What I didn't realize at the time was that some of these photographers had been using a program called "Photoshop" for many years as graphic designers or as photographers who had made the early switch to digital photography. They were years ahead of me in the art of editing images. I was comparing myself, a film photographer, to what some would say, master digital photographers. Nonetheless, it was a blow to my self esteem at the time. Just like with anything, we have to learn new skills when we are starting out. When I found out these photographers were using Photoshop, I thought they were "cheating". I then realized they were doing on a computer what I had been doing in a darkroom and once I got over my mindset that Photoshop was cheating, things started to get a little easier for me.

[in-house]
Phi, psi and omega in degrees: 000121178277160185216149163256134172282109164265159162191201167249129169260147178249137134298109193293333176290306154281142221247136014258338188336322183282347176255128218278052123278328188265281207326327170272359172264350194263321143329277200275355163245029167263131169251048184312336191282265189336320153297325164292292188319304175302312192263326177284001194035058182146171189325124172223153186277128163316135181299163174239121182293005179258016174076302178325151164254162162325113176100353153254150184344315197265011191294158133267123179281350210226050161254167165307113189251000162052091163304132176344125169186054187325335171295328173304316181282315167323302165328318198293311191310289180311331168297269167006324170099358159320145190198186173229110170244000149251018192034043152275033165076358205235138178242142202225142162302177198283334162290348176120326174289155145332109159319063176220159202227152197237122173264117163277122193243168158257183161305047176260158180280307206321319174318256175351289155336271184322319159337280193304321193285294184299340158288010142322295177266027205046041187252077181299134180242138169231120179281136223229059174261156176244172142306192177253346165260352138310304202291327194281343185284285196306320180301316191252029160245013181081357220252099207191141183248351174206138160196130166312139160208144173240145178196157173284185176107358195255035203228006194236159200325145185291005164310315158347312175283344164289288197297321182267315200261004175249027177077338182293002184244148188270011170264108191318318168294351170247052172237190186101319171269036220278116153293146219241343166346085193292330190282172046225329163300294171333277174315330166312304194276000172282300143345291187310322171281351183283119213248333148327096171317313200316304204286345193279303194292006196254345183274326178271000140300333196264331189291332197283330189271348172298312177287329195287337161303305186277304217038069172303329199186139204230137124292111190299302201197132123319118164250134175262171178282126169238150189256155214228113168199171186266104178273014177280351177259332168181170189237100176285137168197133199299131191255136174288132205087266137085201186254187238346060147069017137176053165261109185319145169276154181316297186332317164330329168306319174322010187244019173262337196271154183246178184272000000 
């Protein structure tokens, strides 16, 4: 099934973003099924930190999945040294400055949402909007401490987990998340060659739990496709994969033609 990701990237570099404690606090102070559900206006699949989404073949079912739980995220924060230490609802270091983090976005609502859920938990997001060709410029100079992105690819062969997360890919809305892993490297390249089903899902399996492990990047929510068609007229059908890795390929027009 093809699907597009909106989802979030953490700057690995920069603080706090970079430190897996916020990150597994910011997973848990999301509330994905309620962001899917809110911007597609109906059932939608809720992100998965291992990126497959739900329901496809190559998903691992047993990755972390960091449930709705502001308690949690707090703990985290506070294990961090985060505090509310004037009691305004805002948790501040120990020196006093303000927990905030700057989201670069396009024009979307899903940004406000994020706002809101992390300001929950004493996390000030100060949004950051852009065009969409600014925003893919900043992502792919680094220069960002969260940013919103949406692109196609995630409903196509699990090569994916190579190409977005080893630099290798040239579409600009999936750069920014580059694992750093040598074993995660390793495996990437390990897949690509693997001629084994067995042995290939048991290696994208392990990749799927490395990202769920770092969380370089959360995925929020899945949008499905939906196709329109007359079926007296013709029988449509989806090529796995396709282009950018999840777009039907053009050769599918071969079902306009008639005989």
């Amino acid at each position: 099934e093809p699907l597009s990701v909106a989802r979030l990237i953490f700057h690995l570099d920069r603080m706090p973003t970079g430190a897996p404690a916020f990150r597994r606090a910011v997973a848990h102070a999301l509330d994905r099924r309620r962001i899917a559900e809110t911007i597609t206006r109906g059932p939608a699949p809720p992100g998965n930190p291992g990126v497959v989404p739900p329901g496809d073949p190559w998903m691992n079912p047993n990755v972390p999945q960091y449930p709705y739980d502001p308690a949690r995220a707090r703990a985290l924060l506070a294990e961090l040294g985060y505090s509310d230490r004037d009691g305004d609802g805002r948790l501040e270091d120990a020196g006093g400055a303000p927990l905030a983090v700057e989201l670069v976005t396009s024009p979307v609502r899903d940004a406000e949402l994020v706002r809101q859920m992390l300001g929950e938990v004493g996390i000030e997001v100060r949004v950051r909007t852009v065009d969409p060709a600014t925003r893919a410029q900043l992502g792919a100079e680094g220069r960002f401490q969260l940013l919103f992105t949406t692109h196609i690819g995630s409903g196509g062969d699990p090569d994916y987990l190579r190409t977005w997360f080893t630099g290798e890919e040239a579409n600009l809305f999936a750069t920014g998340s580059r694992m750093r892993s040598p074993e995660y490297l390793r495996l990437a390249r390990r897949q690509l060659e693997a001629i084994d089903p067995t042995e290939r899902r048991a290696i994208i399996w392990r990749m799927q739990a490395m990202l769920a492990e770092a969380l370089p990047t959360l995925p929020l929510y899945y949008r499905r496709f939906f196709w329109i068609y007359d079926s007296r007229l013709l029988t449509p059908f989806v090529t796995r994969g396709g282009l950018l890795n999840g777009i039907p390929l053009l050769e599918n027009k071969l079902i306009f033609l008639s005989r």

This blog post isn't about Photoshop and if you know how to use it or not. Photoshop is just one tool in a photographers bag that can be used. Just like the type of camera and lens you use or the monitor on which you view your images, these are just tools. Lets fast forward to now, social media fills our everyday lives, we see pictures non stop and now we have "likes". In my opinion this has to be the most crazy thing that has happened over the years. "Likes" are one of the things that some people are using to validate themselves. Should we get upset if Joey's new image on IG gets 5,389 likes and a similar one of yours only gets 47? Absolutely not... Take the images you like to take, share them with your friends and followers. Did you know you can buy likes? Have you ever went through the follower list on other photographers pages to see how many bots they have following them? It's interesting to me that some of the more well known photographers don't keep the bots off their pages..